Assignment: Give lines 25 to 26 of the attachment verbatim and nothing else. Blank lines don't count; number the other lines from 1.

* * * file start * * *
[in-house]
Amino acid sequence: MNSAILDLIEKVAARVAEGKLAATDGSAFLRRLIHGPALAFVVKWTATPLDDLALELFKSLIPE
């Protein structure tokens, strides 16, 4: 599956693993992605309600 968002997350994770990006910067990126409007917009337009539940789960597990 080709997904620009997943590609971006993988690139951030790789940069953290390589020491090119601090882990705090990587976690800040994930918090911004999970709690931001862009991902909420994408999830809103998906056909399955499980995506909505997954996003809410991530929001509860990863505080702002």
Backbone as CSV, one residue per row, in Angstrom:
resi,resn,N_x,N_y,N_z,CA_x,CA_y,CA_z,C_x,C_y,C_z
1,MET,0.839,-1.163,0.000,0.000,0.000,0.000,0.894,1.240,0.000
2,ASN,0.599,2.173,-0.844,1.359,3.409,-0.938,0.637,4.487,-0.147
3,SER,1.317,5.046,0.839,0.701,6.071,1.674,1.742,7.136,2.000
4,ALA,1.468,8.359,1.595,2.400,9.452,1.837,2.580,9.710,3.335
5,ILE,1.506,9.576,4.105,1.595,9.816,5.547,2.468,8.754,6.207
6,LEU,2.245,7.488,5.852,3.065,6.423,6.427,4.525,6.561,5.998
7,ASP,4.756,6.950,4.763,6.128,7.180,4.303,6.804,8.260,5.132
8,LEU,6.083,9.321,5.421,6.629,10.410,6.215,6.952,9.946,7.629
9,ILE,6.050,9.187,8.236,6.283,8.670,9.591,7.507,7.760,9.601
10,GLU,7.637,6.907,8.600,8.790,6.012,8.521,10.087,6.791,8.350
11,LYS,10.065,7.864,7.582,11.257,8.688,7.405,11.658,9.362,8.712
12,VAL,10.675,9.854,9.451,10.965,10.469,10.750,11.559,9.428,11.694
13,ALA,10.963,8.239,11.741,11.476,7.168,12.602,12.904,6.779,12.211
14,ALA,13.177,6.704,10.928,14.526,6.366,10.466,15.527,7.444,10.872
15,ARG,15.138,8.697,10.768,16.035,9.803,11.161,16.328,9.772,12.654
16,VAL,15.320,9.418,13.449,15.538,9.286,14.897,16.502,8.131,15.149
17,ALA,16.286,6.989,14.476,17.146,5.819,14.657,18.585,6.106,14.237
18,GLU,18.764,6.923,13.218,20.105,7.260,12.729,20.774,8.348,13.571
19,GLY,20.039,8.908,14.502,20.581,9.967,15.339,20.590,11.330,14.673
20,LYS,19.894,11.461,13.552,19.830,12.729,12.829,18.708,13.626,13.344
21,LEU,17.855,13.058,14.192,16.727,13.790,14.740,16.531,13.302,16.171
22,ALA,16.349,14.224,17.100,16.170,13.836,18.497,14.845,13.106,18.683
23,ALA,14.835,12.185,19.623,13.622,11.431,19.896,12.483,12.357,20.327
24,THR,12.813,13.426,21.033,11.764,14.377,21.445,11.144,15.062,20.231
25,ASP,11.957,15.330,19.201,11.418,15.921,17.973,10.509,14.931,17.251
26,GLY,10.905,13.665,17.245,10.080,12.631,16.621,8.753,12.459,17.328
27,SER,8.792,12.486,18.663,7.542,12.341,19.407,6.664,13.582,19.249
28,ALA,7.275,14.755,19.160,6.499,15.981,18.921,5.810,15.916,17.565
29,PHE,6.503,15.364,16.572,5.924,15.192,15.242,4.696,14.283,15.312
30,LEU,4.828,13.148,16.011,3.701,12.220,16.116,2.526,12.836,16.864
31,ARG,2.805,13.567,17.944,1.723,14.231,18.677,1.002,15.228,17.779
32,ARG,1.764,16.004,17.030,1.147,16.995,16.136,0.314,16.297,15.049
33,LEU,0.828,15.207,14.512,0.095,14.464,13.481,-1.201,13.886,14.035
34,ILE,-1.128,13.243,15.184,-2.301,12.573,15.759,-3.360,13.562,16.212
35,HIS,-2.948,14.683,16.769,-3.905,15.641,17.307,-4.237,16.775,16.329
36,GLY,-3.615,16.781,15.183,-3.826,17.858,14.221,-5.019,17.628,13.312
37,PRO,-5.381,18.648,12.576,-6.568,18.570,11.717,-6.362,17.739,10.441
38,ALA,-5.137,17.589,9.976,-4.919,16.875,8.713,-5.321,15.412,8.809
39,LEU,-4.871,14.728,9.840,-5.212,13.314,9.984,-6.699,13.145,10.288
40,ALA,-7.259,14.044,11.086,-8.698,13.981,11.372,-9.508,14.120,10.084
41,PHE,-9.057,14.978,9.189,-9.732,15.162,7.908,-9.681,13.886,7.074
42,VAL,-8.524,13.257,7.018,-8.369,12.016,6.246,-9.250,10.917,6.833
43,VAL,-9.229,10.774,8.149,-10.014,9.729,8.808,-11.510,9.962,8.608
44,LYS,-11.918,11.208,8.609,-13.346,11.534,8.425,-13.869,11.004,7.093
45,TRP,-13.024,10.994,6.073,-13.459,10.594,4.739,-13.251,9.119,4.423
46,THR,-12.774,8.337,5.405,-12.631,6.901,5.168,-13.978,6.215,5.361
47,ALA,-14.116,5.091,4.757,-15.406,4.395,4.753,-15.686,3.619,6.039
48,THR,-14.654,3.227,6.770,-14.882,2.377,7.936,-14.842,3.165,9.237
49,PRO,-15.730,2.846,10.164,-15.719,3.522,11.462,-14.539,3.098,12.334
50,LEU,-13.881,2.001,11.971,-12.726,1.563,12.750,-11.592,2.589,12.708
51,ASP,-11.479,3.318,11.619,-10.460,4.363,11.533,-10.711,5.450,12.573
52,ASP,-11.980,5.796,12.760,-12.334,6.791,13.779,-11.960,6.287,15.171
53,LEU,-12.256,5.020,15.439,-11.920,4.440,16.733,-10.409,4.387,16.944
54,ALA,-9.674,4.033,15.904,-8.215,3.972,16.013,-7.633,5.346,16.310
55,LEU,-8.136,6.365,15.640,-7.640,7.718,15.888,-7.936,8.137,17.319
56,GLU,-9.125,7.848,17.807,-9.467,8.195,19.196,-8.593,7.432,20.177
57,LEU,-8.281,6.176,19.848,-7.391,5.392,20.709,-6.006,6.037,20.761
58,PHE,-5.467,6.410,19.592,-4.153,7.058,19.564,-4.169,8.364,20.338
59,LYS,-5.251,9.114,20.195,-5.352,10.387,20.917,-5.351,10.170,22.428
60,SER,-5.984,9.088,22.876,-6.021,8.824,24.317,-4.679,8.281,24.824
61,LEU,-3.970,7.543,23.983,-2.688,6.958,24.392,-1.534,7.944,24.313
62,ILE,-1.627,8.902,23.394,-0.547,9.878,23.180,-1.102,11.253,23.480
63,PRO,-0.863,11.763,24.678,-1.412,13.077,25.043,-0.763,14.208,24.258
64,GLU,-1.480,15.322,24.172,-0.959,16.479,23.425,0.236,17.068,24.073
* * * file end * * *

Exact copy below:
20,LYS,19.894,11.461,13.552,19.830,12.729,12.829,18.708,13.626,13.344
21,LEU,17.855,13.058,14.192,16.727,13.790,14.740,16.531,13.302,16.171